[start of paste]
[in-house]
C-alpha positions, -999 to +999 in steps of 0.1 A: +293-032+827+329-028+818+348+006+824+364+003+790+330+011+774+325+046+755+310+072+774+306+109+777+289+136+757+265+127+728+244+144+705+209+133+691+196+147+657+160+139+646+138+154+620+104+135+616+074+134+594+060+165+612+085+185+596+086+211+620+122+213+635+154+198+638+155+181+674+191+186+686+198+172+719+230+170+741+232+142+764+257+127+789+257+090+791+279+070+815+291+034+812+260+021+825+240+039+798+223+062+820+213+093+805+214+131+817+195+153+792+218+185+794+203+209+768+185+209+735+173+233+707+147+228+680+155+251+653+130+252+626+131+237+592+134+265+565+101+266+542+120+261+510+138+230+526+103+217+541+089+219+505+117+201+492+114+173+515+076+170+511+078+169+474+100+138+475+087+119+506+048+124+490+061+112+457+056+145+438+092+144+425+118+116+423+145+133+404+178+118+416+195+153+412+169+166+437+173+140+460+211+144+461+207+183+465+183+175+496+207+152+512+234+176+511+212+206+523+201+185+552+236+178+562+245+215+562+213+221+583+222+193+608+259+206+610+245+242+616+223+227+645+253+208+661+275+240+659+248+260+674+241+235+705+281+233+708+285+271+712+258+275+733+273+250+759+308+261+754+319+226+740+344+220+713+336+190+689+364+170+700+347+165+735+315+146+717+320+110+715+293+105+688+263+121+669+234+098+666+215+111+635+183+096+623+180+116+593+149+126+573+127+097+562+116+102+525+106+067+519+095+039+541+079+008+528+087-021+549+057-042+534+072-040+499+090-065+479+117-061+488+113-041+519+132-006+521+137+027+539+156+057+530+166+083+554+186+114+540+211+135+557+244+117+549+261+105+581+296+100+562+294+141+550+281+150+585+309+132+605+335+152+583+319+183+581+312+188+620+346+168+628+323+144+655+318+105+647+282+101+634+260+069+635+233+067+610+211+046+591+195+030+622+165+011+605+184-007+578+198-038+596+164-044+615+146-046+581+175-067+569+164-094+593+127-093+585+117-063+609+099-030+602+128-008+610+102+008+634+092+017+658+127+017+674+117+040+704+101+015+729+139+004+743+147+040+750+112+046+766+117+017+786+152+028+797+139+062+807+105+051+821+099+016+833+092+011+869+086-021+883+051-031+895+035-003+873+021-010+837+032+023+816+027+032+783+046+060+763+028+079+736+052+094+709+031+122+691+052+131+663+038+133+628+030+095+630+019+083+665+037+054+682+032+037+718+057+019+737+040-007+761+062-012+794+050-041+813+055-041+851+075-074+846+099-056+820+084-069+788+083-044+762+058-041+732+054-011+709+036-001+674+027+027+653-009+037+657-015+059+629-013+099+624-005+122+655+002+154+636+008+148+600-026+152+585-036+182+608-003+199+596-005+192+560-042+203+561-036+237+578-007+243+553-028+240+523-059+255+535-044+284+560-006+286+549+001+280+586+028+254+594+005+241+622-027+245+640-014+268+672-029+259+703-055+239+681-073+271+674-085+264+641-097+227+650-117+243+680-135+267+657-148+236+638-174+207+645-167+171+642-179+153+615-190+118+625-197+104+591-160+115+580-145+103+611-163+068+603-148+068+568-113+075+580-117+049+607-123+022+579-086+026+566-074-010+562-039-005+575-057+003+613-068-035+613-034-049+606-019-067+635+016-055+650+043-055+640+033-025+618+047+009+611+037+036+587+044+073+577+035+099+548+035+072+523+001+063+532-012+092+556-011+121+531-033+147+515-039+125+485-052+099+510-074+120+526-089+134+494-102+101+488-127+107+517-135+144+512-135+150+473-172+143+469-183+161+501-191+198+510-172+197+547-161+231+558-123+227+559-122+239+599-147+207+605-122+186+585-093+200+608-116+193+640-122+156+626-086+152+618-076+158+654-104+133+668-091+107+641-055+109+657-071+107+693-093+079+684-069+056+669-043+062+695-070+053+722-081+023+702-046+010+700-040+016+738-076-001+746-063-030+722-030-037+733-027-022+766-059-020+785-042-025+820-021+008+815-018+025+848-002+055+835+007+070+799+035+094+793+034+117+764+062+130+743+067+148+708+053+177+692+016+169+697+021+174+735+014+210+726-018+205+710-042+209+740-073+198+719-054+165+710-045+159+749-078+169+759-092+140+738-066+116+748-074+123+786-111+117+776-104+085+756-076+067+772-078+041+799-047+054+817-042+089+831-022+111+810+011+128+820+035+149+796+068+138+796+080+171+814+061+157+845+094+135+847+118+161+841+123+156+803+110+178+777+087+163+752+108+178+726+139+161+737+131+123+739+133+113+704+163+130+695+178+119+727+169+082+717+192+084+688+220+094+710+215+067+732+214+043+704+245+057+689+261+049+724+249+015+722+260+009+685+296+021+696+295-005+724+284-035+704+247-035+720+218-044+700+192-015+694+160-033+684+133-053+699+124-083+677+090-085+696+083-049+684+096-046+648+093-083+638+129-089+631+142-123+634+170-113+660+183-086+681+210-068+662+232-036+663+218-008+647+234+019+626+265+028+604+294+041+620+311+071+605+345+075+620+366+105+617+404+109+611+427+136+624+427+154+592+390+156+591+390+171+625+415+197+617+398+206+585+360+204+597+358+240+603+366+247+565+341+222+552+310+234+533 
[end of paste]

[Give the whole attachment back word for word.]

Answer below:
[in-house]
C-alpha positions, -999 to +999 in steps of 0.1 A: +293-032+827+329-028+818+348+006+824+364+003+790+330+011+774+325+046+755+310+072+774+306+109+777+289+136+757+265+127+728+244+144+705+209+133+691+196+147+657+160+139+646+138+154+620+104+135+616+074+134+594+060+165+612+085+185+596+086+211+620+122+213+635+154+198+638+155+181+674+191+186+686+198+172+719+230+170+741+232+142+764+257+127+789+257+090+791+279+070+815+291+034+812+260+021+825+240+039+798+223+062+820+213+093+805+214+131+817+195+153+792+218+185+794+203+209+768+185+209+735+173+233+707+147+228+680+155+251+653+130+252+626+131+237+592+134+265+565+101+266+542+120+261+510+138+230+526+103+217+541+089+219+505+117+201+492+114+173+515+076+170+511+078+169+474+100+138+475+087+119+506+048+124+490+061+112+457+056+145+438+092+144+425+118+116+423+145+133+404+178+118+416+195+153+412+169+166+437+173+140+460+211+144+461+207+183+465+183+175+496+207+152+512+234+176+511+212+206+523+201+185+552+236+178+562+245+215+562+213+221+583+222+193+608+259+206+610+245+242+616+223+227+645+253+208+661+275+240+659+248+260+674+241+235+705+281+233+708+285+271+712+258+275+733+273+250+759+308+261+754+319+226+740+344+220+713+336+190+689+364+170+700+347+165+735+315+146+717+320+110+715+293+105+688+263+121+669+234+098+666+215+111+635+183+096+623+180+116+593+149+126+573+127+097+562+116+102+525+106+067+519+095+039+541+079+008+528+087-021+549+057-042+534+072-040+499+090-065+479+117-061+488+113-041+519+132-006+521+137+027+539+156+057+530+166+083+554+186+114+540+211+135+557+244+117+549+261+105+581+296+100+562+294+141+550+281+150+585+309+132+605+335+152+583+319+183+581+312+188+620+346+168+628+323+144+655+318+105+647+282+101+634+260+069+635+233+067+610+211+046+591+195+030+622+165+011+605+184-007+578+198-038+596+164-044+615+146-046+581+175-067+569+164-094+593+127-093+585+117-063+609+099-030+602+128-008+610+102+008+634+092+017+658+127+017+674+117+040+704+101+015+729+139+004+743+147+040+750+112+046+766+117+017+786+152+028+797+139+062+807+105+051+821+099+016+833+092+011+869+086-021+883+051-031+895+035-003+873+021-010+837+032+023+816+027+032+783+046+060+763+028+079+736+052+094+709+031+122+691+052+131+663+038+133+628+030+095+630+019+083+665+037+054+682+032+037+718+057+019+737+040-007+761+062-012+794+050-041+813+055-041+851+075-074+846+099-056+820+084-069+788+083-044+762+058-041+732+054-011+709+036-001+674+027+027+653-009+037+657-015+059+629-013+099+624-005+122+655+002+154+636+008+148+600-026+152+585-036+182+608-003+199+596-005+192+560-042+203+561-036+237+578-007+243+553-028+240+523-059+255+535-044+284+560-006+286+549+001+280+586+028+254+594+005+241+622-027+245+640-014+268+672-029+259+703-055+239+681-073+271+674-085+264+641-097+227+650-117+243+680-135+267+657-148+236+638-174+207+645-167+171+642-179+153+615-190+118+625-197+104+591-160+115+580-145+103+611-163+068+603-148+068+568-113+075+580-117+049+607-123+022+579-086+026+566-074-010+562-039-005+575-057+003+613-068-035+613-034-049+606-019-067+635+016-055+650+043-055+640+033-025+618+047+009+611+037+036+587+044+073+577+035+099+548+035+072+523+001+063+532-012+092+556-011+121+531-033+147+515-039+125+485-052+099+510-074+120+526-089+134+494-102+101+488-127+107+517-135+144+512-135+150+473-172+143+469-183+161+501-191+198+510-172+197+547-161+231+558-123+227+559-122+239+599-147+207+605-122+186+585-093+200+608-116+193+640-122+156+626-086+152+618-076+158+654-104+133+668-091+107+641-055+109+657-071+107+693-093+079+684-069+056+669-043+062+695-070+053+722-081+023+702-046+010+700-040+016+738-076-001+746-063-030+722-030-037+733-027-022+766-059-020+785-042-025+820-021+008+815-018+025+848-002+055+835+007+070+799+035+094+793+034+117+764+062+130+743+067+148+708+053+177+692+016+169+697+021+174+735+014+210+726-018+205+710-042+209+740-073+198+719-054+165+710-045+159+749-078+169+759-092+140+738-066+116+748-074+123+786-111+117+776-104+085+756-076+067+772-078+041+799-047+054+817-042+089+831-022+111+810+011+128+820+035+149+796+068+138+796+080+171+814+061+157+845+094+135+847+118+161+841+123+156+803+110+178+777+087+163+752+108+178+726+139+161+737+131+123+739+133+113+704+163+130+695+178+119+727+169+082+717+192+084+688+220+094+710+215+067+732+214+043+704+245+057+689+261+049+724+249+015+722+260+009+685+296+021+696+295-005+724+284-035+704+247-035+720+218-044+700+192-015+694+160-033+684+133-053+699+124-083+677+090-085+696+083-049+684+096-046+648+093-083+638+129-089+631+142-123+634+170-113+660+183-086+681+210-068+662+232-036+663+218-008+647+234+019+626+265+028+604+294+041+620+311+071+605+345+075+620+366+105+617+404+109+611+427+136+624+427+154+592+390+156+591+390+171+625+415+197+617+398+206+585+360+204+597+358+240+603+366+247+565+341+222+552+310+234+533 